You have your time to be guilt-ravaged, for the rest of your life. You’ve done your time for your imagined crimes. For the love of all that is holy, sleep. You’ll go nuts if you don’t sleep.
Do I find the term nuts an offensive term? No. It seems to encapsulate the way I’m feeling quite nicely. I don’t feel knee-jerk nuts, though I’ve been known to dabble. I feel the guilt coming upon me like a weight. Like a shadow, one I don’t particularly feel like sewing back on.
And why? Because of the fragility of the ego. Because using your past as performance art can have collateral damage. Because it’s time to face the music, as disjointed a meter as it may have.
And the more I try to kick dirt on things in the past the more they rear their wormlike heads and scream at me. And you have to decide what your motives are, who you might hurt. Why is this important to you? How much sharing is too much? How much are you actually willing to come to terms with?
Is this even the way the story was meant to come out? I am questioning my motives tonight. Am I picking at scabs on wounds that have not yet fully healed? You tell kids not to do that. Among other things, there is a risk of infection.
I’ve alluded to my hospitalization many times but I don’t think I’ve laid it on the table to dissect it. Why was I there? It was my third trip to the ER in as many months so they decided to stabilize me under more extensive supervision. I was in la-la land and they saved my life. Bad meds? Sure. Bad wiring? Most definitely.
Does it make me a bad person? No. It’s shit luck. It’s being in the wrong place at the wrong time with the wrong brain. It was a culmination of prior experiences which led me to live a life of temporary delusion. And boy, did I have delusions. Delusions of grandeur, delusions of reference. You name it. And paranoia? Hoo buddy.
Does having a comorbid disorder make me an unfit mother? What about a few? OCD. Bipolar I. Generalized anxiety disorder. Social anxiety disorder. Elements of PTSD. Where do the diagnoses end? Where do I begin?
The really bad thing about my bipolar is that I’m down when I’m up, a classic mixed episode. Instead of shopping or producing mass quantities of work or having promiscuous sex, I instead internalize everything I’ve ever done wrong. I am awake for days and simply sit in a rut. I condemn myself to this life of obsession and misery. Not to say that traditional manic symptoms don’t result in their own consequences.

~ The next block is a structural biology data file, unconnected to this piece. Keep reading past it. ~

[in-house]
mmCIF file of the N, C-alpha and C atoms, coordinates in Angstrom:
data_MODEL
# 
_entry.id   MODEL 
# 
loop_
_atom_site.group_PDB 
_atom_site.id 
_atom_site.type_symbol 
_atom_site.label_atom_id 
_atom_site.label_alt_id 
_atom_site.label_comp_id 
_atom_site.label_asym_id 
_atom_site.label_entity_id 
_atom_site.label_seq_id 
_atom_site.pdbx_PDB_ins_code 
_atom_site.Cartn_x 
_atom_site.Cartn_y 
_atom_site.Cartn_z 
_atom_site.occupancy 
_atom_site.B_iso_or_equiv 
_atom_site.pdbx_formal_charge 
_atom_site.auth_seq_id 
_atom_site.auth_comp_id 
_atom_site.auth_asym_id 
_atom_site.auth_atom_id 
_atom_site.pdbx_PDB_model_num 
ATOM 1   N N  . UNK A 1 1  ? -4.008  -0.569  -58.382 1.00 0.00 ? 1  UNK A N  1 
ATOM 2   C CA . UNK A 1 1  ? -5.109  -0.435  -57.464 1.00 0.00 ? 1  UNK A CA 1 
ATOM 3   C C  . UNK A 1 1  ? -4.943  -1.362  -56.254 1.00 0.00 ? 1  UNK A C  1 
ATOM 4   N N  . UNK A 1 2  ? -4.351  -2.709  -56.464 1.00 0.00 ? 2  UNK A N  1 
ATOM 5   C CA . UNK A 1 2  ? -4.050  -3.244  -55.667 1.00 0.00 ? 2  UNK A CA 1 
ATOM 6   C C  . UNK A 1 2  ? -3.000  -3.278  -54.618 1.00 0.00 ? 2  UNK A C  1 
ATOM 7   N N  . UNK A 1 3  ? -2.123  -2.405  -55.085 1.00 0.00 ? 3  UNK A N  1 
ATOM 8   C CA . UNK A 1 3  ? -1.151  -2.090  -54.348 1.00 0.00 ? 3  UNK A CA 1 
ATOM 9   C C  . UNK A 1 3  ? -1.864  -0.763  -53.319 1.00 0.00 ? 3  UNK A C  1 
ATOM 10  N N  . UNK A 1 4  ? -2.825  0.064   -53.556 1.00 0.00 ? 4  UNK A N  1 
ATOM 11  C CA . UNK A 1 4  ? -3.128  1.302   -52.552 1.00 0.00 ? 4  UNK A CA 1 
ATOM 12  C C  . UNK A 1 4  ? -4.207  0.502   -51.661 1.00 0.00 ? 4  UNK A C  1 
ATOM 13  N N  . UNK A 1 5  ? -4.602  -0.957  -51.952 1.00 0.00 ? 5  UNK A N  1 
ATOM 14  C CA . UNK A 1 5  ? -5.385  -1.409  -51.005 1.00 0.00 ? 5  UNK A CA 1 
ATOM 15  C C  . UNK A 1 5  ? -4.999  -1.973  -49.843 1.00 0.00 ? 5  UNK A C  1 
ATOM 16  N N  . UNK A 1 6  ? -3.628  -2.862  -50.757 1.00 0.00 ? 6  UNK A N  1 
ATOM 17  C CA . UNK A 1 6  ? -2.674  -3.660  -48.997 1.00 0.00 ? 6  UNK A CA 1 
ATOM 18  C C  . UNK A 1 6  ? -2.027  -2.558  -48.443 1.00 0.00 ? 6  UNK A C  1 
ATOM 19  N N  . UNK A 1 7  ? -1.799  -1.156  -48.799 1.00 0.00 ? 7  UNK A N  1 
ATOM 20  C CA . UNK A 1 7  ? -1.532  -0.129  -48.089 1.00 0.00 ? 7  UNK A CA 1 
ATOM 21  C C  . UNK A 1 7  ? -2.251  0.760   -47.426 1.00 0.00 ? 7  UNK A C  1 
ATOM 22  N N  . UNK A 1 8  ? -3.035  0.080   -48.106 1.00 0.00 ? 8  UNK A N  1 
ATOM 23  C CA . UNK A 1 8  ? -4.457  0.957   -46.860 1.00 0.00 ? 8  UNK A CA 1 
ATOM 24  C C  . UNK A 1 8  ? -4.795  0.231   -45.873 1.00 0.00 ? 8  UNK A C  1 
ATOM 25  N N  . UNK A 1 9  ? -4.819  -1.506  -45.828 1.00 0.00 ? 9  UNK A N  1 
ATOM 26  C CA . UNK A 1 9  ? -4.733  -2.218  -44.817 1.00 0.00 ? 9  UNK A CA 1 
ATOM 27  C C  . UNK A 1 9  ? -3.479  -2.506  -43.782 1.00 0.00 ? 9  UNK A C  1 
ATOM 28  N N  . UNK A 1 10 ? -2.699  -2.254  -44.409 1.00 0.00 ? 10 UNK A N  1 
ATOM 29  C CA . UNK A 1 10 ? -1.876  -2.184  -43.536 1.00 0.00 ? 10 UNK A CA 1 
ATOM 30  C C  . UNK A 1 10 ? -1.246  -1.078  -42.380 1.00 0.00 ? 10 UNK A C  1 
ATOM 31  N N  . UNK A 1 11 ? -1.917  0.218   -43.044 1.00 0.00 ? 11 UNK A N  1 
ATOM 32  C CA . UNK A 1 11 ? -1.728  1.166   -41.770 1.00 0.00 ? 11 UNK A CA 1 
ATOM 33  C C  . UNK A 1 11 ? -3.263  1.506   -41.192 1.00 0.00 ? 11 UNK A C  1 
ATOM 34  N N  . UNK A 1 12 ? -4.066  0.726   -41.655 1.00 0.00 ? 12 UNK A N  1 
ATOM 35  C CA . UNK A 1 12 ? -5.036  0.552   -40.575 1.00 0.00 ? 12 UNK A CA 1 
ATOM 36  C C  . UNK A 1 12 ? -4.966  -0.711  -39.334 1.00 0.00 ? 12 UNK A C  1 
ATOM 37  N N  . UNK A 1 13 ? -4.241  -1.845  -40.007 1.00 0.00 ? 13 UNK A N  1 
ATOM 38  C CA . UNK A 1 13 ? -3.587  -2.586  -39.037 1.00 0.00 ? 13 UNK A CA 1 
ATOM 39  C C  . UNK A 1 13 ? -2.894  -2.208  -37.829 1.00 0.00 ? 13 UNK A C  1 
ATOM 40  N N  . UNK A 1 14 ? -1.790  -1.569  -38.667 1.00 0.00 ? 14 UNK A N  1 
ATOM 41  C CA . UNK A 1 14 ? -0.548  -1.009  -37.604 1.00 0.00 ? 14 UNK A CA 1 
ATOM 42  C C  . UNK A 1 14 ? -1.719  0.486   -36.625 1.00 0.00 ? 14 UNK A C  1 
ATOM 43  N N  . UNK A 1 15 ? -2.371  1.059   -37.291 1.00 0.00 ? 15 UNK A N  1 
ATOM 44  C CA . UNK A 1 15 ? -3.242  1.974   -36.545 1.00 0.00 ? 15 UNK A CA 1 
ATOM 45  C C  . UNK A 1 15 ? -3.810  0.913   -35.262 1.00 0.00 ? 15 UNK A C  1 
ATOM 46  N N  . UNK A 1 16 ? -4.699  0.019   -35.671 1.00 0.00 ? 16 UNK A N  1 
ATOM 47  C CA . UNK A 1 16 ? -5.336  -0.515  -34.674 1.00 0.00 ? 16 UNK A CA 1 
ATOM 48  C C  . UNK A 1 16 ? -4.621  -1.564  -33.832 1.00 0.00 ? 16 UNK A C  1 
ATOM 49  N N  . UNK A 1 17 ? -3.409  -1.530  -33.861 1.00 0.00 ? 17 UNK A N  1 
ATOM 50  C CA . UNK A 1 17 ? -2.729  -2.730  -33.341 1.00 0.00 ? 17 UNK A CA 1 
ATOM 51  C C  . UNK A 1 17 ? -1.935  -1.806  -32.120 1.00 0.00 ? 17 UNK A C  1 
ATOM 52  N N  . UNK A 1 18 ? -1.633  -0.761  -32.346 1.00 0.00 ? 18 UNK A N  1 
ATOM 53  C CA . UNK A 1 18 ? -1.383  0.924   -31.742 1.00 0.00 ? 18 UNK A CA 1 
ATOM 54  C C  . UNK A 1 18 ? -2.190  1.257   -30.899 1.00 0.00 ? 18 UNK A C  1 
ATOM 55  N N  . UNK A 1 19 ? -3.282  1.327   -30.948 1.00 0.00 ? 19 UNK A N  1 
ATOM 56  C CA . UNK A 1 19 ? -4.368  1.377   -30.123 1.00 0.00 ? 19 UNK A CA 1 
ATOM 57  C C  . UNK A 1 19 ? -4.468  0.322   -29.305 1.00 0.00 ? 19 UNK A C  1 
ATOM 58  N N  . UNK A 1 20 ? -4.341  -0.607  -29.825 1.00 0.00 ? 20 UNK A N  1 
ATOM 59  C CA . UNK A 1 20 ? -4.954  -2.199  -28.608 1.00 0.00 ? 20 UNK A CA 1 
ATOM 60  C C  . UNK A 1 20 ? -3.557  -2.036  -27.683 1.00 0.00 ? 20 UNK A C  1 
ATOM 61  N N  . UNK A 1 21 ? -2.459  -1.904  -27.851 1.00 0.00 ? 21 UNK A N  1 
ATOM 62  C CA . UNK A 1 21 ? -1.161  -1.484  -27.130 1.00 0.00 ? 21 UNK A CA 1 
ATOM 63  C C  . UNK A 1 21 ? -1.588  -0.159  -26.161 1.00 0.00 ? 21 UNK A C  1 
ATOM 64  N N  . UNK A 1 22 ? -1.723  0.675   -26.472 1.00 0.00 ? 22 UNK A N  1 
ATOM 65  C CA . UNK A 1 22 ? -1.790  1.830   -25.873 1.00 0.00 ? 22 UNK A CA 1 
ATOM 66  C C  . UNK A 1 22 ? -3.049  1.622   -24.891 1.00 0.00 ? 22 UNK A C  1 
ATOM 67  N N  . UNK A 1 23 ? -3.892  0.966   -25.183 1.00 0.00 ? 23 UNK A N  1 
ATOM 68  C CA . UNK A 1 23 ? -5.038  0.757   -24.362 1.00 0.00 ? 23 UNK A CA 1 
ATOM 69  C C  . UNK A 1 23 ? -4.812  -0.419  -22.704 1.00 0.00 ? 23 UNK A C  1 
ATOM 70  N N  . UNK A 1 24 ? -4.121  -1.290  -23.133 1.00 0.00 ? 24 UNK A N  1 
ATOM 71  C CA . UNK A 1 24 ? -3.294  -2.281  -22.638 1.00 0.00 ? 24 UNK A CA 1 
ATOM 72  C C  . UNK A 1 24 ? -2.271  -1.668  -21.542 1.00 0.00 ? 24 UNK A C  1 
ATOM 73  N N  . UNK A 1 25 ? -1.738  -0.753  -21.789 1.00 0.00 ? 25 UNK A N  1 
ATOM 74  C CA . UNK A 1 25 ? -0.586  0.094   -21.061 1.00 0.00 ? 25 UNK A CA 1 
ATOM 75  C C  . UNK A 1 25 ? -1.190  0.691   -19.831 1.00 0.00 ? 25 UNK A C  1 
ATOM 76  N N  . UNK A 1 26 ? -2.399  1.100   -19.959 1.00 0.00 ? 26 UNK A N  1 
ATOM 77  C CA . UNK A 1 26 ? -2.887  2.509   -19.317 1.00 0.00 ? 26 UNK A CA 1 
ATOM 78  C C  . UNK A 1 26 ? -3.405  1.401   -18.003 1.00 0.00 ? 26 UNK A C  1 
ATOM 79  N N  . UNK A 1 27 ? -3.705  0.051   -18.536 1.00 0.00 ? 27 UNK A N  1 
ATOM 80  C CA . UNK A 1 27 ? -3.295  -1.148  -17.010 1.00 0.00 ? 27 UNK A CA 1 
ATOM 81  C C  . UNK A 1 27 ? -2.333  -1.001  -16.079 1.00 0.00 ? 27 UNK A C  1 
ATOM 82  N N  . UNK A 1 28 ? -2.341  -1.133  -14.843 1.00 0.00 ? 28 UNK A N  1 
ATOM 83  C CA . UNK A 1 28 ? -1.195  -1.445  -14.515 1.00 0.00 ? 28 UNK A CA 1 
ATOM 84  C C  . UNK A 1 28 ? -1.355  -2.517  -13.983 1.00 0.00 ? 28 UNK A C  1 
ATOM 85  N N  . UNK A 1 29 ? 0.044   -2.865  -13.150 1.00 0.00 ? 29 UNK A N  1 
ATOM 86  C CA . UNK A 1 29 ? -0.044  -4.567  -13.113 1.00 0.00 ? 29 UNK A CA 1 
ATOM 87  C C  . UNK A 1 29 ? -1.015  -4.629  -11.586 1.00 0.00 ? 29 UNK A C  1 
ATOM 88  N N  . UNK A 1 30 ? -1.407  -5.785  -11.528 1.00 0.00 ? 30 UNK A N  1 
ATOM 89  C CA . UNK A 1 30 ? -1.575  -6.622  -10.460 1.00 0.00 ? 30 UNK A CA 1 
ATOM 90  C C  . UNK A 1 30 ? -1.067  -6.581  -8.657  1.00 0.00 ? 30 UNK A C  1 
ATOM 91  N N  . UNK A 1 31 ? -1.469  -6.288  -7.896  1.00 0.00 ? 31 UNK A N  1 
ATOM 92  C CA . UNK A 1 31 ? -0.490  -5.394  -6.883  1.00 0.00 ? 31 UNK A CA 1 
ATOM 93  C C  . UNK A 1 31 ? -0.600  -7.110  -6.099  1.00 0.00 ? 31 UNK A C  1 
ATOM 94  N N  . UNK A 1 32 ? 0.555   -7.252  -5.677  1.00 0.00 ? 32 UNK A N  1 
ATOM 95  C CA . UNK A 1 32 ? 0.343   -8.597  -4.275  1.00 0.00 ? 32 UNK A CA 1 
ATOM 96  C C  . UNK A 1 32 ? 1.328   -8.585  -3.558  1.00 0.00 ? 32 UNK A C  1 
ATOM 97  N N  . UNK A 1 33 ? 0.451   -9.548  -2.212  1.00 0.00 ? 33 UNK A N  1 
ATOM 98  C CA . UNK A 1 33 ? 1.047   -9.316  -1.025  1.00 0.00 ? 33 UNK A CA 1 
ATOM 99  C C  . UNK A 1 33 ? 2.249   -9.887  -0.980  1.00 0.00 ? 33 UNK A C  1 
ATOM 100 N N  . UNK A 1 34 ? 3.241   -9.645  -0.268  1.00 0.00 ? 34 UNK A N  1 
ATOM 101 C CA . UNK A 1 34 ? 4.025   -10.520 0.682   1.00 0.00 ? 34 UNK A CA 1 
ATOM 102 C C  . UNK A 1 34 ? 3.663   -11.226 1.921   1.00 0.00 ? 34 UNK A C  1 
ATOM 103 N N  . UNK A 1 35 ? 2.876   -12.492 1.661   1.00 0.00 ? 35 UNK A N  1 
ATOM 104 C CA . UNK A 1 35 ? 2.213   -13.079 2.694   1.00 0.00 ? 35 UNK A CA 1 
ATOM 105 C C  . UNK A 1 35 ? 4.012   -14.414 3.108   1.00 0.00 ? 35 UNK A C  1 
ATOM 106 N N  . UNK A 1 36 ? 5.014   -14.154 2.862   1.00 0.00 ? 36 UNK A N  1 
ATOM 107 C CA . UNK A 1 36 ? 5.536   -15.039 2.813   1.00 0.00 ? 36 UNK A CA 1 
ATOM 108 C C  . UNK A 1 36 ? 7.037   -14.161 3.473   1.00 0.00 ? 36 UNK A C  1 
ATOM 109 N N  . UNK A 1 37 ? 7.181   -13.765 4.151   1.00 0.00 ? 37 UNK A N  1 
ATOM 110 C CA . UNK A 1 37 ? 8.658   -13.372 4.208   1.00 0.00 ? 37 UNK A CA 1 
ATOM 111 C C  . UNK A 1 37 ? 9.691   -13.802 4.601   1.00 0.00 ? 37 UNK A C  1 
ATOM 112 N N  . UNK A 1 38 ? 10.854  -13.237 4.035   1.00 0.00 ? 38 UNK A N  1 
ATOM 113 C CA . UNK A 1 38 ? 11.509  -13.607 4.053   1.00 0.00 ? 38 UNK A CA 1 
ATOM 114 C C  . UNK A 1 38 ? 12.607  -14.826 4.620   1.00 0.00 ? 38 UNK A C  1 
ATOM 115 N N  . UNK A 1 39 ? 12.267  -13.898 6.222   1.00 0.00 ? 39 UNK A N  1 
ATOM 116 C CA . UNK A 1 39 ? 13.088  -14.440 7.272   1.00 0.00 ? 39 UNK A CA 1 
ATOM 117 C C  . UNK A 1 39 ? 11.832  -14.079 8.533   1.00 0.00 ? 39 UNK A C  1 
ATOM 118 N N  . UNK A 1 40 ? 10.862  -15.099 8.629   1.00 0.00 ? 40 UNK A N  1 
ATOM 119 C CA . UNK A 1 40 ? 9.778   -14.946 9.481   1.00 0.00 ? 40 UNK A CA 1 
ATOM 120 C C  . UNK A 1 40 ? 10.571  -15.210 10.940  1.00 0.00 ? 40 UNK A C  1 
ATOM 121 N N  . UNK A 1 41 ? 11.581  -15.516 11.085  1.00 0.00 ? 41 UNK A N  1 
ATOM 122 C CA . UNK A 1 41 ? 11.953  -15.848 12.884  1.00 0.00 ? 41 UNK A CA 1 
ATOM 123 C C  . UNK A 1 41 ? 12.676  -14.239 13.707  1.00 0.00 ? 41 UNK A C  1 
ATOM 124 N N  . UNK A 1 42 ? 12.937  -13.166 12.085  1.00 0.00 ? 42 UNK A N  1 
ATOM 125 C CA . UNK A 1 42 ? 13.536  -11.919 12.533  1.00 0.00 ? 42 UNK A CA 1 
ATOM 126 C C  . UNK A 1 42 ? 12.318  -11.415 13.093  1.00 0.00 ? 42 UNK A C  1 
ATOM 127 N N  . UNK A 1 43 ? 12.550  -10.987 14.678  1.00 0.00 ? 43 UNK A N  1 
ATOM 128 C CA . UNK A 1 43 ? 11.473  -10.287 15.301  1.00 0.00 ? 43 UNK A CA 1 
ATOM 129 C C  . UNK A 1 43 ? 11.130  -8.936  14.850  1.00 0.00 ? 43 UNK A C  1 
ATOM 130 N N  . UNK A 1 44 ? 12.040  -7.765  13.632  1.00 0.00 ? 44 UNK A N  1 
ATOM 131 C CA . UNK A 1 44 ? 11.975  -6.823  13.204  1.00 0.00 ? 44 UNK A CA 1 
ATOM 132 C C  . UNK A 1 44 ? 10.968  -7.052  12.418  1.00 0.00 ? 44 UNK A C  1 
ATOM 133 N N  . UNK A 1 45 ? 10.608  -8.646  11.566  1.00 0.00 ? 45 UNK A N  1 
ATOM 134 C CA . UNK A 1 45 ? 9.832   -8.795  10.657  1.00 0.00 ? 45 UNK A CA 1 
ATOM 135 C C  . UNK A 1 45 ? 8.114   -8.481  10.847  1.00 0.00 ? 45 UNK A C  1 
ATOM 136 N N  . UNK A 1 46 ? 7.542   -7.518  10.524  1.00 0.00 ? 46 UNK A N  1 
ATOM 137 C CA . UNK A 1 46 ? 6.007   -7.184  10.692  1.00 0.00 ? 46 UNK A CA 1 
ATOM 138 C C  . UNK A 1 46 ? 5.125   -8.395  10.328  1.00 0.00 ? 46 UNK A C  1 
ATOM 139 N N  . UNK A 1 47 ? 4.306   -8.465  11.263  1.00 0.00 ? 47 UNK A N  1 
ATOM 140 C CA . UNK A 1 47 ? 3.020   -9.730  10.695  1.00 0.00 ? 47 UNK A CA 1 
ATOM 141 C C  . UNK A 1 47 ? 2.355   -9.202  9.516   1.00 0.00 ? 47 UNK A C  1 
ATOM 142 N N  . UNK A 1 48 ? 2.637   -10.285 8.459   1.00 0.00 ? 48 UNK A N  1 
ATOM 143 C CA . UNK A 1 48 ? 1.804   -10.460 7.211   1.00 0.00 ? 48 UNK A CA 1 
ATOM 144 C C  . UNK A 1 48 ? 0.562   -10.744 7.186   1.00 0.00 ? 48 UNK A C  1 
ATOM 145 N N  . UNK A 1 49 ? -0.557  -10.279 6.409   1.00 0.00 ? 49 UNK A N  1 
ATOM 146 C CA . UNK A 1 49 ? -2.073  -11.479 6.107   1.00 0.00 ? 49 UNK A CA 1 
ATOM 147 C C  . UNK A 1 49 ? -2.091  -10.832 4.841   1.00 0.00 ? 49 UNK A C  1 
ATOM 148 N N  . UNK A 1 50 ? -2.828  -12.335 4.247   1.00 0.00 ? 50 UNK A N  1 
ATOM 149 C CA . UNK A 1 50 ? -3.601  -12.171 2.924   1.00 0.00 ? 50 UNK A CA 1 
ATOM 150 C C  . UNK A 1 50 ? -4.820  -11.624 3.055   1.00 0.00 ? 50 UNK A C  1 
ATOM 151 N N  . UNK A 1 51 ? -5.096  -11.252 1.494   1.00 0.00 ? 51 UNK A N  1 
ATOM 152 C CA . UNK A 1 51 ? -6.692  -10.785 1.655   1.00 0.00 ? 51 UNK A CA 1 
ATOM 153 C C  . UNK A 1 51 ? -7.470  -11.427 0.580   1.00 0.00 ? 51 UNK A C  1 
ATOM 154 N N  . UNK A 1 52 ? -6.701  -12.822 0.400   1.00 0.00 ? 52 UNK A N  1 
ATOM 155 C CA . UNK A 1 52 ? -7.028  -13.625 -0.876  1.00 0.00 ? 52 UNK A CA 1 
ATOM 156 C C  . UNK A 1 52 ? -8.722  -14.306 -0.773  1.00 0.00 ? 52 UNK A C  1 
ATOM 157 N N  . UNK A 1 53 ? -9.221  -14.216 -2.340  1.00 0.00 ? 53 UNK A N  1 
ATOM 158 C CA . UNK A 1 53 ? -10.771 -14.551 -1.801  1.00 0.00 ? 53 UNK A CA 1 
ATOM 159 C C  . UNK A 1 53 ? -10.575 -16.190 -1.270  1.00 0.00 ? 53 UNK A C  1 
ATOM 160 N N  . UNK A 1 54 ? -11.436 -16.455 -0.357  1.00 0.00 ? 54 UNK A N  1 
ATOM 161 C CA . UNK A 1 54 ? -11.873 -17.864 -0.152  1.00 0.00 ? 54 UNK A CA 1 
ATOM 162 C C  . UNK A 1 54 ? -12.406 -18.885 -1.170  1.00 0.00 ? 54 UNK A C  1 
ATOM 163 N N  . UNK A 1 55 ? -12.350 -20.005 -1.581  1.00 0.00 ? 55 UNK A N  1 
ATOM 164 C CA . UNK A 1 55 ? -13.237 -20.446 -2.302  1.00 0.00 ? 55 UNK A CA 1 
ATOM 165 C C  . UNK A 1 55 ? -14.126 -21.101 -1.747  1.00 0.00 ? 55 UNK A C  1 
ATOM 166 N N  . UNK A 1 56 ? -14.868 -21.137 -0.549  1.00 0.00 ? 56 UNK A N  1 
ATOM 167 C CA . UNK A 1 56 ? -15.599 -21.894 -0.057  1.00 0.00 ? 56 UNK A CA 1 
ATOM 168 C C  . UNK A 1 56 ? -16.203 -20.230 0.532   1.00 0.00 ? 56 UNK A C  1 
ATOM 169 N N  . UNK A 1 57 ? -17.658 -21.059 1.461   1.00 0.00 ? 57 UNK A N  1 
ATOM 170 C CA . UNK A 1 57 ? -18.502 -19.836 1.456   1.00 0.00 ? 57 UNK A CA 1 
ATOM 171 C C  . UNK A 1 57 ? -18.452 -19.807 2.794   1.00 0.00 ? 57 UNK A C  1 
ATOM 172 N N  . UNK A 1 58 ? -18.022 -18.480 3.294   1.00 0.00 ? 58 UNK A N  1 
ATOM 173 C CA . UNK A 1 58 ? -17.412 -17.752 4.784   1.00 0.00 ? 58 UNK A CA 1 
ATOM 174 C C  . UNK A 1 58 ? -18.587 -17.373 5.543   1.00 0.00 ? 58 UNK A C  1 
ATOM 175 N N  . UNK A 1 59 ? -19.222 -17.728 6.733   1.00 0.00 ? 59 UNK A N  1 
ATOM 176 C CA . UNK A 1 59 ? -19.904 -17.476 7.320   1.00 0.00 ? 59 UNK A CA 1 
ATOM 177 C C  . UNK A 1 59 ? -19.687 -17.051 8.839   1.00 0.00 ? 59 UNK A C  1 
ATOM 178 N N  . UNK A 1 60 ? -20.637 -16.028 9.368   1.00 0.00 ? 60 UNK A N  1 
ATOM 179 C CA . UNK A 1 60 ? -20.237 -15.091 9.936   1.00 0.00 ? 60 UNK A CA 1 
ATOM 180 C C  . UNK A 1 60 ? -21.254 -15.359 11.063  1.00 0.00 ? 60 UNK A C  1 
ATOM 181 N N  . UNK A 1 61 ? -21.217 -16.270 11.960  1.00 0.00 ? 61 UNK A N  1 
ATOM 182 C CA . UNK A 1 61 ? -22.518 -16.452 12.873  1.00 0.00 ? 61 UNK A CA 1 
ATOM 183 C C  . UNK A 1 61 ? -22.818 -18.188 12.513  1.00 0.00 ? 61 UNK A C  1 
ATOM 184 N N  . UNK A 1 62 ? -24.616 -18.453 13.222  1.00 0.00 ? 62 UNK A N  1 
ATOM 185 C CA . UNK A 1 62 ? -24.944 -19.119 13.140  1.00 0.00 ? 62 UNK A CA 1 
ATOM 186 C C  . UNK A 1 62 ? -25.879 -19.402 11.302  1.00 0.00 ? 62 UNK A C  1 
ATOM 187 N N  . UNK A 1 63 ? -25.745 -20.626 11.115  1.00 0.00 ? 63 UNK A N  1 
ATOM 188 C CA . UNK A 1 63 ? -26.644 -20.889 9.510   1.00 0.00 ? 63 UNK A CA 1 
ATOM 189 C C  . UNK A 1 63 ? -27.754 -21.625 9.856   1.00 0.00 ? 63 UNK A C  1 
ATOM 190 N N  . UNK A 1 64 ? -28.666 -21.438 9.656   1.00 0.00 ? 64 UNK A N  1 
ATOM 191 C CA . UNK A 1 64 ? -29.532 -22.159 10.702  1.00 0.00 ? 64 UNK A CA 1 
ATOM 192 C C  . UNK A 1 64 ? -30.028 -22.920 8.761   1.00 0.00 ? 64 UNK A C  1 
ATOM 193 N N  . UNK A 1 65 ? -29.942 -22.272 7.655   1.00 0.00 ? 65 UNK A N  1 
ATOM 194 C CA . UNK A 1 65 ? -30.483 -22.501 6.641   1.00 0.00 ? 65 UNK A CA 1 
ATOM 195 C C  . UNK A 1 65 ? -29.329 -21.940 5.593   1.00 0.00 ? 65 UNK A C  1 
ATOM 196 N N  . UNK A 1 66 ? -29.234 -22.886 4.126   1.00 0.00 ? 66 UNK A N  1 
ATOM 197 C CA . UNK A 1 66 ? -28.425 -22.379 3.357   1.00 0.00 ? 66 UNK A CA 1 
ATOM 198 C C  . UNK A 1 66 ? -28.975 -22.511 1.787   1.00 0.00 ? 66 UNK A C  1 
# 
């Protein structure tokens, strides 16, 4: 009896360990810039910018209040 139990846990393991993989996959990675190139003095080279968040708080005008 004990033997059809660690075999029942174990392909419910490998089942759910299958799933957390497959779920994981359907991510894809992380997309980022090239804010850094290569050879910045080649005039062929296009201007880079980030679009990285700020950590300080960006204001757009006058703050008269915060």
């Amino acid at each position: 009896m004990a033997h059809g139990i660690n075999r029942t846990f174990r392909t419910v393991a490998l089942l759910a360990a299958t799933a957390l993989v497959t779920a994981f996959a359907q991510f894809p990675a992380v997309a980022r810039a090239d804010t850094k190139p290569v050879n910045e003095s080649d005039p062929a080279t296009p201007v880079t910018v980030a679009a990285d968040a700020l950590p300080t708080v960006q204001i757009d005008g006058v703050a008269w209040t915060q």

But those are other bedtime stories for another entry.
And the fun thing? There’s nothing I can do to control it. I can’t get over it, I can’t snap out of it. What I need is a medication adjustment. What I need is to (swallows pill) do what my shrink told me to do when this inevitably happens. Take more of the one pill and call her immediately.
But it’s 2:21 in the morning. I didn’t sleep more than 2.5 hours last night and tonight’s odds are not looking great at this point.
Who do I blame for this? If I were still Catholic perhaps I would look to God. But I can’t believe in a God who would intentionally do this to a person. It doesn’t make sense. It’s all genetics and brain chemistry and dumb luck. It’s just gotta be.
I spent years praying to be a good person and for God to bless those I loved in my life. I prayed so many times, with all my might, and would repeat the prayer when one of those nasty intrusive thoughts would kick in. Because God wanted me to be perfect. Because nothing less than perfection could be tolerated.
I spent years compulsively touching a Bible and drawing crosses on my notebooks –ostensibly to protect my homework from Satan, duh, doesn’t everyone do that?–and years looking reverently at my pictures of Jesus and Mary, and talking to them like they were therapists, and asking them why. Why did I have to be so impure of thought? Why did I sin despite my good intentions? Why did I have to wash my hands until they were cracked and bleeding? Why?
They remained silent. And eventually, I started looking elsewhere for answers. Like the DSM-IV. And other helpful reference books. And nonfiction books. And essays about OCD.
I even started writing about it myself and now look where we are.
It’s no one’s fault when illness or other misfortune strikes. It is a culmination of events. I don’t get mad at other people because of the hand I was dealt. Life often isn’t fair and people aren’t meant to be perfect.